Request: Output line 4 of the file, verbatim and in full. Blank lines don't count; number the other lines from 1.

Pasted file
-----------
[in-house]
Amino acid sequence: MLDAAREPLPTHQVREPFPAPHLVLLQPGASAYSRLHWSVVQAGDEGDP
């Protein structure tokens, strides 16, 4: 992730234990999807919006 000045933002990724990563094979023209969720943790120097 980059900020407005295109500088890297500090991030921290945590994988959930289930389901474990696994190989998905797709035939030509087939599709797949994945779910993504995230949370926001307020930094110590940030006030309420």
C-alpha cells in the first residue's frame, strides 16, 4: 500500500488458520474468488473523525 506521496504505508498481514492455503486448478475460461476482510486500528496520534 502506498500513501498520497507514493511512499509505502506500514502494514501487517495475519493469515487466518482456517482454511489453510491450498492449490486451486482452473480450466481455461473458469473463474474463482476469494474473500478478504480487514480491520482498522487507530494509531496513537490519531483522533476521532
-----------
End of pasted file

C-alpha cells in the first residue's frame, strides 16, 4: 500500500488458520474468488473523525 506521496504505508498481514492455503486448478475460461476482510486500528496520534 502506498500513501498520497507514493511512499509505502506500514502494514501487517495475519493469515487466518482456517482454511489453510491450498492449490486451486482452473480450466481455461473458469473463474474463482476469494474473500478478504480487514480491520482498522487507530494509531496513537490519531483522533476521532